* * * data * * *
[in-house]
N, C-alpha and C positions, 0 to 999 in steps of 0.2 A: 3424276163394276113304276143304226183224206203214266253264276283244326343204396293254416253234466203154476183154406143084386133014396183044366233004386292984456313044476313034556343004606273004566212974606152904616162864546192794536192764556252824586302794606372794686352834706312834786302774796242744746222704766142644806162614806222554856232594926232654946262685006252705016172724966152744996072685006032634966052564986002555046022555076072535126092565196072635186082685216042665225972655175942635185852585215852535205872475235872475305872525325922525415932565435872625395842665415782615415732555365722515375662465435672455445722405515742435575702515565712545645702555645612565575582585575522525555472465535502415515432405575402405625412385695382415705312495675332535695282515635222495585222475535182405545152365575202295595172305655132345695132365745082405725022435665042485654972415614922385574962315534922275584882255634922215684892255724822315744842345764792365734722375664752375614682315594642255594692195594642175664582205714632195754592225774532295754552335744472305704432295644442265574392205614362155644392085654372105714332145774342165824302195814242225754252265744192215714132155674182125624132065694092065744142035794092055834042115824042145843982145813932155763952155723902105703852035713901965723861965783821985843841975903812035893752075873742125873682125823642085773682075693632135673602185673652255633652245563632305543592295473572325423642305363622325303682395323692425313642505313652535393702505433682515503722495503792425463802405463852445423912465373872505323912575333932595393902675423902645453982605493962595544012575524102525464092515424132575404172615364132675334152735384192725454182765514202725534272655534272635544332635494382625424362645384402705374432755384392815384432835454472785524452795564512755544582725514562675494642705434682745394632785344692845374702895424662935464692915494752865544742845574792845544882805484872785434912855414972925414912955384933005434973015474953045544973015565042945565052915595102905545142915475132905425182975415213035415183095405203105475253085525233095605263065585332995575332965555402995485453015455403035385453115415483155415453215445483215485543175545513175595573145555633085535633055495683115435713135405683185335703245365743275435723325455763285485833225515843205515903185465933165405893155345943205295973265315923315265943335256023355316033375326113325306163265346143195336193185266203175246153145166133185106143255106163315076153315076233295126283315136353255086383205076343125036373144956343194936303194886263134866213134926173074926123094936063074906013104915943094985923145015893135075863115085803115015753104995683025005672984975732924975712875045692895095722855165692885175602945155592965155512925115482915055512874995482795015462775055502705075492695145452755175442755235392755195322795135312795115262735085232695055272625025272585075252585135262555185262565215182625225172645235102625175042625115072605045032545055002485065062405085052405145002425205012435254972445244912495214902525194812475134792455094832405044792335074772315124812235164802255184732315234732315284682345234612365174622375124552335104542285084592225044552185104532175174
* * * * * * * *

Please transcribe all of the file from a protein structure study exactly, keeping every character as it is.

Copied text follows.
[in-house]
N, C-alpha and C positions, 0 to 999 in steps of 0.2 A: 3424276163394276113304276143304226183224206203214266253264276283244326343204396293254416253234466203154476183154406143084386133014396183044366233004386292984456313044476313034556343004606273004566212974606152904616162864546192794536192764556252824586302794606372794686352834706312834786302774796242744746222704766142644806162614806222554856232594926232654946262685006252705016172724966152744996072685006032634966052564986002555046022555076072535126092565196072635186082685216042665225972655175942635185852585215852535205872475235872475305872525325922525415932565435872625395842665415782615415732555365722515375662465435672455445722405515742435575702515565712545645702555645612565575582585575522525555472465535502415515432405575402405625412385695382415705312495675332535695282515635222495585222475535182405545152365575202295595172305655132345695132365745082405725022435665042485654972415614922385574962315534922275584882255634922215684892255724822315744842345764792365734722375664752375614682315594642255594692195594642175664582205714632195754592225774532295754552335744472305704432295644442265574392205614362155644392085654372105714332145774342165824302195814242225754252265744192215714132155674182125624132065694092065744142035794092055834042115824042145843982145813932155763952155723902105703852035713901965723861965783821985843841975903812035893752075873742125873682125823642085773682075693632135673602185673652255633652245563632305543592295473572325423642305363622325303682395323692425313642505313652535393702505433682515503722495503792425463802405463852445423912465373872505323912575333932595393902675423902645453982605493962595544012575524102525464092515424132575404172615364132675334152735384192725454182765514202725534272655534272635544332635494382625424362645384402705374432755384392815384432835454472785524452795564512755544582725514562675494642705434682745394632785344692845374702895424662935464692915494752865544742845574792845544882805484872785434912855414972925414912955384933005434973015474953045544973015565042945565052915595102905545142915475132905425182975415213035415183095405203105475253085525233095605263065585332995575332965555402995485453015455403035385453115415483155415453215445483215485543175545513175595573145555633085535633055495683115435713135405683185335703245365743275435723325455763285485833225515843205515903185465933165405893155345943205295973265315923315265943335256023355316033375326113325306163265346143195336193185266203175246153145166133185106143255106163315076153315076233295126283315136353255086383205076343125036373144956343194936303194886263134866213134926173074926123094936063074906013104915943094985923145015893135075863115085803115015753104995683025005672984975732924975712875045692895095722855165692885175602945155592965155512925115482915055512874995482795015462775055502705075492695145452755175442755235392755195322795135312795115262735085232695055272625025272585075252585135262555185262565215182625225172645235102625175042625115072605045032545055002485065062405085052405145002425205012435254972445244912495214902525194812475134792455094832405044792335074772315124812235164802255184732315234732315284682345234612365174622375124552335104542285084592225044552185104532175174